Is Record-Setting Warmth in February a Cause for Concern?


With February the warmest it has been in the region since records began being kept in 1874, meteorologists are noticing that over the last three decades it has become a worryingly consistent trend, writes Anthony R. Wood for the Philadelphia Inquirer.

Philadelphia’s February average temperature of around 43 degrees is more than seven degrees above normal. This is faster than average worldwide temperature increases, according to the National Center for Environmental Information.

For the three-decade period ending in 1987, the global temperature in the Philadelphia area was 0.2 degrees above the average in the 20th century. This has continually increased over the last 30 years, as it is now around one degree higher.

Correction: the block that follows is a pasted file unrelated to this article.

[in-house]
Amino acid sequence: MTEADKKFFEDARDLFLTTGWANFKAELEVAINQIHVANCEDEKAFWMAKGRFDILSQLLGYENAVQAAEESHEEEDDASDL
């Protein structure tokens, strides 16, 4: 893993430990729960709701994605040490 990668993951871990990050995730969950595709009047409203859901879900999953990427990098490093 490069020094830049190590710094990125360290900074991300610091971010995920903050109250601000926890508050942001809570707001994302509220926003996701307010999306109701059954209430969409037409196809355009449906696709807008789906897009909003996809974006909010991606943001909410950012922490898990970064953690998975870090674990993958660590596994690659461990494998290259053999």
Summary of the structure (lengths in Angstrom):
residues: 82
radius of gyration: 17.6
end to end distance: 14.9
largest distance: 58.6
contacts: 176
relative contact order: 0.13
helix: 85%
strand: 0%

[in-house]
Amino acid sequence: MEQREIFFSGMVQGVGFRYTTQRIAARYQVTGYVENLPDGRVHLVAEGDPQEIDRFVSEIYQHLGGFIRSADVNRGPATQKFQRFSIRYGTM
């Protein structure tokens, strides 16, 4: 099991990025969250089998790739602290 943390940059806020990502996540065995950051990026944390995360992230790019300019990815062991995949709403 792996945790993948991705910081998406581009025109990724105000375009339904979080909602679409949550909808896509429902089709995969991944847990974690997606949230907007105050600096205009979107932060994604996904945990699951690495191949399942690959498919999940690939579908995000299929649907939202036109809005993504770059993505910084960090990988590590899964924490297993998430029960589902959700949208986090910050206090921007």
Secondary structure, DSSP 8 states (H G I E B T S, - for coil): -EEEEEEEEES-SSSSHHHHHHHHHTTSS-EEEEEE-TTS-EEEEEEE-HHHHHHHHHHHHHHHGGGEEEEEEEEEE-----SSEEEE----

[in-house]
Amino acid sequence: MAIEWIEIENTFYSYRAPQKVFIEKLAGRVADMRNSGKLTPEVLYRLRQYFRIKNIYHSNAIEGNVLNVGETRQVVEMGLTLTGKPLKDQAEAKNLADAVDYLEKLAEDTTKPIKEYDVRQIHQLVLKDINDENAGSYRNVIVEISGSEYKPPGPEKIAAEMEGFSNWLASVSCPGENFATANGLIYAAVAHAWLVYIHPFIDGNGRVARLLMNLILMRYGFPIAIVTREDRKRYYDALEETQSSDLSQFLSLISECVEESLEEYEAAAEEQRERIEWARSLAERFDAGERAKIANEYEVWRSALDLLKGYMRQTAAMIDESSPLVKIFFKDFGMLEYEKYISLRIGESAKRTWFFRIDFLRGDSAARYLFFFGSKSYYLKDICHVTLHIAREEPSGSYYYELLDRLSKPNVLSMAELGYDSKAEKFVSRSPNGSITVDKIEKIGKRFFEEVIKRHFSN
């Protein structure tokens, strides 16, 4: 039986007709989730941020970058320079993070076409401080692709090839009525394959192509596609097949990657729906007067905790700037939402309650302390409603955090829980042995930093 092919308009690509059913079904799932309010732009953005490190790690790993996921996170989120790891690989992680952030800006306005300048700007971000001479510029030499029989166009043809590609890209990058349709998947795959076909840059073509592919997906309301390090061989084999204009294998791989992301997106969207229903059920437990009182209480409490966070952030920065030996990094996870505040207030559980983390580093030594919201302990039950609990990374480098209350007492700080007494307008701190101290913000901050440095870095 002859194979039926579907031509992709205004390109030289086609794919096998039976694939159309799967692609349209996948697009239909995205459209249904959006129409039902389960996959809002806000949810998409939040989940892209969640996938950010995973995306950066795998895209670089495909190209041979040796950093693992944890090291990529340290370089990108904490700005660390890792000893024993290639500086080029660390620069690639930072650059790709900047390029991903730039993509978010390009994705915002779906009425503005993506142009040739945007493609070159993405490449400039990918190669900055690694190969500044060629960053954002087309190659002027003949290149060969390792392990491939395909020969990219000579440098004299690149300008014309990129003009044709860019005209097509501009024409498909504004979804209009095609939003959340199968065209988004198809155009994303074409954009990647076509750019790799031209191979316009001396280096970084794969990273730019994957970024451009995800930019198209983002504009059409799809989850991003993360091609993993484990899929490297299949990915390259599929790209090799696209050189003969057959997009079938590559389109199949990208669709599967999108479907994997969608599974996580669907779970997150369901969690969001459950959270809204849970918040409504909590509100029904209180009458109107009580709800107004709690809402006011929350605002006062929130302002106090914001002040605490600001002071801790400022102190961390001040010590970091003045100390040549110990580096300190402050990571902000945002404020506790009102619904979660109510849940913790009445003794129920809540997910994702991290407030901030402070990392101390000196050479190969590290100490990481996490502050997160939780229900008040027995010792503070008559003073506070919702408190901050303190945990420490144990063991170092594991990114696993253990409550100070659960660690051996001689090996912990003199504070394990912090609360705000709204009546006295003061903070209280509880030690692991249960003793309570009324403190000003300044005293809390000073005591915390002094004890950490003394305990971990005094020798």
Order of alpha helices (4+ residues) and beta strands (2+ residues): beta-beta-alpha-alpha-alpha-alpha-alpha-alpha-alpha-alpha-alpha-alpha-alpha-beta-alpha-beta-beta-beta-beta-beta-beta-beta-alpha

Winters clearly show the trend. Between 1874 and 1987, the regional average was 32.7 degrees, but over the last 30 years, it has now risen to 36 degrees.

“That’s significant,” said Deke Arndt from the NCEI. “As a thought experiment, think about turning your thermostat up two to three degrees permanently.”

However, Mike Halpert, deputy director of the government’s Climate Prediction Center, disagreed. He pointed out that “there will be cold winters; we should enjoy this one. Next year could be the complete opposite.”

Read more about the warming trends in the Philadelphia Inquirer by clicking here.


Top photo credit: Christoph Scholz Thermometer im Urlaub via photopin (license)

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